“We did not force him out of the practice,” says Jeff Spahn, a Martin Pringle attorney representing the remaining partners at Abay Neuroscience Center.

“That was his decision to leave the practice.”

Spahn says Abay was paid what he was owed.

“I don’t know what Jay’s definition of nothing is, but he was paid a significant amount of money, and Jay knows better than that,” Spahn says. “At least I would regard it as a significant amount of money.”

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IMA Financial Group sues former president of its Kansas City and Topeka offices and Lockton Inc. over breach of contract

WICHITA — IMA Financial Group has filed a lawsuit in Sedgwick County District Court against Douglas Anderson, former president of IMA’s Kansas City and Topeka offices, and his new company, Lockton Inc.

Anderson didn’t return a call for comment, but the lawsuit states he worked for Lockton years ago then went to another company and then to IMA in late 2006.

According to the lawsuit, in late 2009, Anderson signed a confidentiality agreement that included a two-year nonsolicitation clause.

“About one year after entering into the Agreement, Anderson began to orchestrate a scheme to resign from IMA, join Lockton, and solicit IMA’s clients to Lockton,” the suit says.

The suit further says that since Anderson left in January, at least two IMA clients canceled relationships with the company to follow Anderson to Lockton.

Earlier this month, Have You Heard? reported that the International Pizza Hut Franchise Holders Association is ending its 18-year relationship with IMA.

It’s not clear if that is one of the relationships the suit refers to.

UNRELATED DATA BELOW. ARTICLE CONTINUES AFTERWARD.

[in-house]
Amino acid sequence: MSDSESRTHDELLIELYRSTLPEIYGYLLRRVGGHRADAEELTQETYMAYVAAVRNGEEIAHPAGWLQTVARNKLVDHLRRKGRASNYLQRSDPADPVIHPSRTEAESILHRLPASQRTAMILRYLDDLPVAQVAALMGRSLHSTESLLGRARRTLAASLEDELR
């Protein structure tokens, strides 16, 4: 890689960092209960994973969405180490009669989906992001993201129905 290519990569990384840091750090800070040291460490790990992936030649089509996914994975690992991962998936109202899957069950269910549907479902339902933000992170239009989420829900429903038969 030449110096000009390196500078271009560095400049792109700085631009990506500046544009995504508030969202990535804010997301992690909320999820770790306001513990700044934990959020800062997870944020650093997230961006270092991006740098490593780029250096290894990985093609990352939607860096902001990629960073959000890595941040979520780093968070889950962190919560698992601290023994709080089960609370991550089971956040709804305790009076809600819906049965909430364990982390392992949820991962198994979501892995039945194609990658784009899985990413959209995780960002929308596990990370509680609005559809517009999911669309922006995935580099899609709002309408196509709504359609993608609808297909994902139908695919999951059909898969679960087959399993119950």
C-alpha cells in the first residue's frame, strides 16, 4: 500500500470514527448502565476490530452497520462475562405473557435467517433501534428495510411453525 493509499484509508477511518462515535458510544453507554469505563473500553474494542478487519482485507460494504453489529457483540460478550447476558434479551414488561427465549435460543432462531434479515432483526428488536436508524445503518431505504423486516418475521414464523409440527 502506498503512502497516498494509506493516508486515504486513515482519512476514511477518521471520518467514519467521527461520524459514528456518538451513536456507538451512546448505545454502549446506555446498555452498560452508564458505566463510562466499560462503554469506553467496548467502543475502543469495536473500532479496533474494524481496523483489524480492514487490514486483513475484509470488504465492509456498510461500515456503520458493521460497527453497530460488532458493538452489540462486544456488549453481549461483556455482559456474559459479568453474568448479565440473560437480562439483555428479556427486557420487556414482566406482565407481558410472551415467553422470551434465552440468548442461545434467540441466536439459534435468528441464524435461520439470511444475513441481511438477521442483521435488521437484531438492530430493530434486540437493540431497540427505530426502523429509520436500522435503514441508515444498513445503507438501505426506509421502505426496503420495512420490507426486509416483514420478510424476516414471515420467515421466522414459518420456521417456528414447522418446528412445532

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Bank of America Center renovates almost 17,000 square feet

WICHITA — Certain areas of the Bank of America Center at Douglas and Broadway — including one area that’s been vacant for more than 15 years — are getting a makeover in preparation for new tenants.

“I’m gutting . . . the lower level of the lobby floor and making all those offices,” says Chris Ruffin, director of real estate for his father Phil Ruffin’s Ruffin Properties.

Phil Ruffin owns the Bank of America Center.

Chris Ruffin says the 9,000 square feet on the lower level hasn’t been occupied for years.

“We’re redoing the whole space because it’s just not leasable the way it is,” he says. It “is going to be a great space when I’m done with it.”

He’s adding high-end lighting, new carpeting and building new walls.

“I need to brighten it up down there,” Ruffin says. “I need to make it presentable and move-in ready.”

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Cox Communications Kansas sues User-Friendly Phone Book over incorrectly publishing phone numbers and addresses

WICHITA — Cox Communications Kansas has filed a lawsuit against User-Friendly Phone Book in Sedgwick County District Court.

Cox spokeswoman Sarah Kauffman says the basis of the suit goes back to 2008 when User-Friendly published the addresses and phone numbers of customers who didn’t want them listed.

“At the time, we made attempts asking User-Friendly . . . to take action to remedy the mistakes that they made,” Kauffman says. “We did not get a response from them at that time.”

She says many of the numbers and addresses — Kauffman isn’t sure how many — were incorrectly published again this year.

In a letter dated July 22, 2009, Cox (through Foulston Siefkin attorney Jay Fowler) told User-Friendly: “This conduct is inexcusable.”

Cox demanded User-Friendly stop delivering its phone books, recall any distributed copies and fix the situation.

Kauffman says that hasn’t happened.

“We’re really hoping that they will correct the situation,” she says.

That’s the point of the lawsuit, Kauffman says.

Heather Burrer, general counsel for Woodlands, Texas-based User-Friendly, says, “Right now we do not comment on any pending litigation.”

You don’t say

“How can this be? How will I survive? Is it true?”
— Lawrence resident Brad Serafine, who is joining Foulston Siefkin this summer and wants to know if it’s true that Wichita doesn’t have a Costco (it, of course, is true)